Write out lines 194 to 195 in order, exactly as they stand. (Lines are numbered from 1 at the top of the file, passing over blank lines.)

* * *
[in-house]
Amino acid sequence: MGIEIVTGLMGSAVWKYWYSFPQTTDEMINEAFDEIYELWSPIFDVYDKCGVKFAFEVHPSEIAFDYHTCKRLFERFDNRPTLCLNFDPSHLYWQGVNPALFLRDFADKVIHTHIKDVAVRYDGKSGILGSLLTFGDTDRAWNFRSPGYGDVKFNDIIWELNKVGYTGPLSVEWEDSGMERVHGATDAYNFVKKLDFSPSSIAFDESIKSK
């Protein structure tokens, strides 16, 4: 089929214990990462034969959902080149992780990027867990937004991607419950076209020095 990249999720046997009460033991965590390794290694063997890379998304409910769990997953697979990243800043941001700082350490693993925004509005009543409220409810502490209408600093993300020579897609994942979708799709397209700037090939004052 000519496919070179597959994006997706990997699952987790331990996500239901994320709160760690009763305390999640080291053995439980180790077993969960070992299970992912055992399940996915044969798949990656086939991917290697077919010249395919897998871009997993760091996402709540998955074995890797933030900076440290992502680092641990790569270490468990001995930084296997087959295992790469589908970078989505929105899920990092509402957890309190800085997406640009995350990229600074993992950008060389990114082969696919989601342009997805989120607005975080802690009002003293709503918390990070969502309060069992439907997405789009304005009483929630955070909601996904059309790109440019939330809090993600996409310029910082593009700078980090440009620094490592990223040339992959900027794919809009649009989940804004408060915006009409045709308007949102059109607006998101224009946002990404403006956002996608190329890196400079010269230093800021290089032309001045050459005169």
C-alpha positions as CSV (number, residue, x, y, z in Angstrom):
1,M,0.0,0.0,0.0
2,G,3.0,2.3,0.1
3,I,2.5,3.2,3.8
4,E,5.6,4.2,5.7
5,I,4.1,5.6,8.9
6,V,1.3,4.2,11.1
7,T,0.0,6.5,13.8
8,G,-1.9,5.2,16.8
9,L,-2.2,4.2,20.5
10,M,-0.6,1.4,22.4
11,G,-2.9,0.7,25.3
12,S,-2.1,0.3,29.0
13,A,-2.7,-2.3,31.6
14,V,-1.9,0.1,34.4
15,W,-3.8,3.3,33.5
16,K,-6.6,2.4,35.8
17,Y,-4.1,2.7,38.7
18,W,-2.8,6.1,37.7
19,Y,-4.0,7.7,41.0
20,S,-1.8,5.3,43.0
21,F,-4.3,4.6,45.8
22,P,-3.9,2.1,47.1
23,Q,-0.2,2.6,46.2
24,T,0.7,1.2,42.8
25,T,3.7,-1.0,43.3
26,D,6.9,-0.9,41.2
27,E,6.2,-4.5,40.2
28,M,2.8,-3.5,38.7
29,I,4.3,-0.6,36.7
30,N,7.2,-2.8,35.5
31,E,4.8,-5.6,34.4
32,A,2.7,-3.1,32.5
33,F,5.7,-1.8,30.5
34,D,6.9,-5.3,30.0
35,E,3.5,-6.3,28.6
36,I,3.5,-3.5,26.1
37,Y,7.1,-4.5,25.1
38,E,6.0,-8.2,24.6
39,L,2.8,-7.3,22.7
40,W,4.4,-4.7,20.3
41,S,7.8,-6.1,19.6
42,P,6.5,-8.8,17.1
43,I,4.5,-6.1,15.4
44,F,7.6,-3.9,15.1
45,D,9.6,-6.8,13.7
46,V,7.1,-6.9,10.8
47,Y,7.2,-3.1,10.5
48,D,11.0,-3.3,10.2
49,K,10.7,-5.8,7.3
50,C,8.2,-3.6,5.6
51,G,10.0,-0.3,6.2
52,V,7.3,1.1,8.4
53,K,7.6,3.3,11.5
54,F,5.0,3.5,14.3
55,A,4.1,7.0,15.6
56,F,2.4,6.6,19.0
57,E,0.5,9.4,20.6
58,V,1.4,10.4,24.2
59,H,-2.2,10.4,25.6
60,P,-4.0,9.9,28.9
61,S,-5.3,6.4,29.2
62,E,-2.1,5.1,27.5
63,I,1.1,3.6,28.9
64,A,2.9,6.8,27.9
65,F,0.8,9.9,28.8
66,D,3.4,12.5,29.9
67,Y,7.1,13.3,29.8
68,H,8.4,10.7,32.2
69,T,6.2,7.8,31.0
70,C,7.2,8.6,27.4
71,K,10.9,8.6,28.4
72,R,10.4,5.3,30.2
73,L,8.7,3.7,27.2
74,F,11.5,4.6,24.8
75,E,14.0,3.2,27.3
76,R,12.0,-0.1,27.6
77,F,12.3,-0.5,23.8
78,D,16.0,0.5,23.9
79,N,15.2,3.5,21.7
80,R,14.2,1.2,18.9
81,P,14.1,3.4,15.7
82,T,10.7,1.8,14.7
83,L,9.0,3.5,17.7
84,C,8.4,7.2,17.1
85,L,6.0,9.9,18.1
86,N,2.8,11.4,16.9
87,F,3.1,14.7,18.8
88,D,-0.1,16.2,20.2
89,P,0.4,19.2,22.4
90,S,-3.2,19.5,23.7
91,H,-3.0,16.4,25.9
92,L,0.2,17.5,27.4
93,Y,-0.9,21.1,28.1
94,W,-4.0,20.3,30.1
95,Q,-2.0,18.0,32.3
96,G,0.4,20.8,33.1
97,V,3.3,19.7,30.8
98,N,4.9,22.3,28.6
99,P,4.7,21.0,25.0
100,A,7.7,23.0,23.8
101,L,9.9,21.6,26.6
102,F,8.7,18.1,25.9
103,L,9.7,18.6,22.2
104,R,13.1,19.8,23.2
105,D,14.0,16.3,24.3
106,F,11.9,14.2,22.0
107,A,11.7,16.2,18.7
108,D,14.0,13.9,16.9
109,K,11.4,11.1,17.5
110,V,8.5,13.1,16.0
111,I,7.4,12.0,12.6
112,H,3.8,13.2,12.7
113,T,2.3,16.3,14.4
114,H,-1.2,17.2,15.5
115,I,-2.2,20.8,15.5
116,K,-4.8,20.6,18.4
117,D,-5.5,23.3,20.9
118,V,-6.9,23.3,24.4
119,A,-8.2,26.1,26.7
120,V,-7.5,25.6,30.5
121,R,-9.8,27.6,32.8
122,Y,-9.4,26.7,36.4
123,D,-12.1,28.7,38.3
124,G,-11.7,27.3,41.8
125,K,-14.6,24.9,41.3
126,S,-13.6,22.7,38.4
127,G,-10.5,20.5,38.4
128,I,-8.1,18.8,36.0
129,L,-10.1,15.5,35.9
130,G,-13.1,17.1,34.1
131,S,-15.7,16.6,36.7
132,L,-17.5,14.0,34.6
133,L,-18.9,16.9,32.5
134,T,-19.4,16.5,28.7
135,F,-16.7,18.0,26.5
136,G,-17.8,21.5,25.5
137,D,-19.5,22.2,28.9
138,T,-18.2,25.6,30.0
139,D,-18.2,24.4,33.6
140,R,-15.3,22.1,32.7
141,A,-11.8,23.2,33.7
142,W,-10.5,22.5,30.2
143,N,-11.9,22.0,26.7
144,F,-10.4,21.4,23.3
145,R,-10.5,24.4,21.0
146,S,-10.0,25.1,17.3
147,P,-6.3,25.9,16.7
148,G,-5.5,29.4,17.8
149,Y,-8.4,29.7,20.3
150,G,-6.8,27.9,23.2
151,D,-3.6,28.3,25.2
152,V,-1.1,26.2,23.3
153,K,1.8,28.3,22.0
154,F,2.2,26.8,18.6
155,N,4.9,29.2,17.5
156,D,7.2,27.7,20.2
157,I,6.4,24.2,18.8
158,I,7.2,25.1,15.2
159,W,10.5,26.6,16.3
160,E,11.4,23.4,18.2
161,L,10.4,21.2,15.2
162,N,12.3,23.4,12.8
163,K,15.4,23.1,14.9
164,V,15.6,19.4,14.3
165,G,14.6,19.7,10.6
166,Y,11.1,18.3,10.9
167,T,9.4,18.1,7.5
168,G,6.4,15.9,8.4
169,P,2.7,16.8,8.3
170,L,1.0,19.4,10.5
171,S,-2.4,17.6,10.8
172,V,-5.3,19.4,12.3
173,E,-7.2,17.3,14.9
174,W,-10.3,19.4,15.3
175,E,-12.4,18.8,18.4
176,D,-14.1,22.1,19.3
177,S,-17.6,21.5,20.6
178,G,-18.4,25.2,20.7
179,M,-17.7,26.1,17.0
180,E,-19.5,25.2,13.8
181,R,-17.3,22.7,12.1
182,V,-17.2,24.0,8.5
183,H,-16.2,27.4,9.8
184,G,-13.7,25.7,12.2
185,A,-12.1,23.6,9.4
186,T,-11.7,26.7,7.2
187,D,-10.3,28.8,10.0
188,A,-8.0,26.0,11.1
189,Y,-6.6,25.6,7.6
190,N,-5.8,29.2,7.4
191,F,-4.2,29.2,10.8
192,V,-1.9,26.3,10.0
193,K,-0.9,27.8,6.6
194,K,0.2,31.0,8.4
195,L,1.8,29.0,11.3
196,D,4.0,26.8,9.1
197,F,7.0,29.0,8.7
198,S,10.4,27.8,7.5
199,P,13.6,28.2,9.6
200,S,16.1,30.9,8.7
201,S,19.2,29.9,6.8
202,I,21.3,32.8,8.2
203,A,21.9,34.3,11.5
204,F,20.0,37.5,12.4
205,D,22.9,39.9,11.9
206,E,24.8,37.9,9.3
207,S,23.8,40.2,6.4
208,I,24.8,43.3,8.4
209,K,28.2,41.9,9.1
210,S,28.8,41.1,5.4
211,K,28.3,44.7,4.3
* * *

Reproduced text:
190,N,-5.8,29.2,7.4
191,F,-4.2,29.2,10.8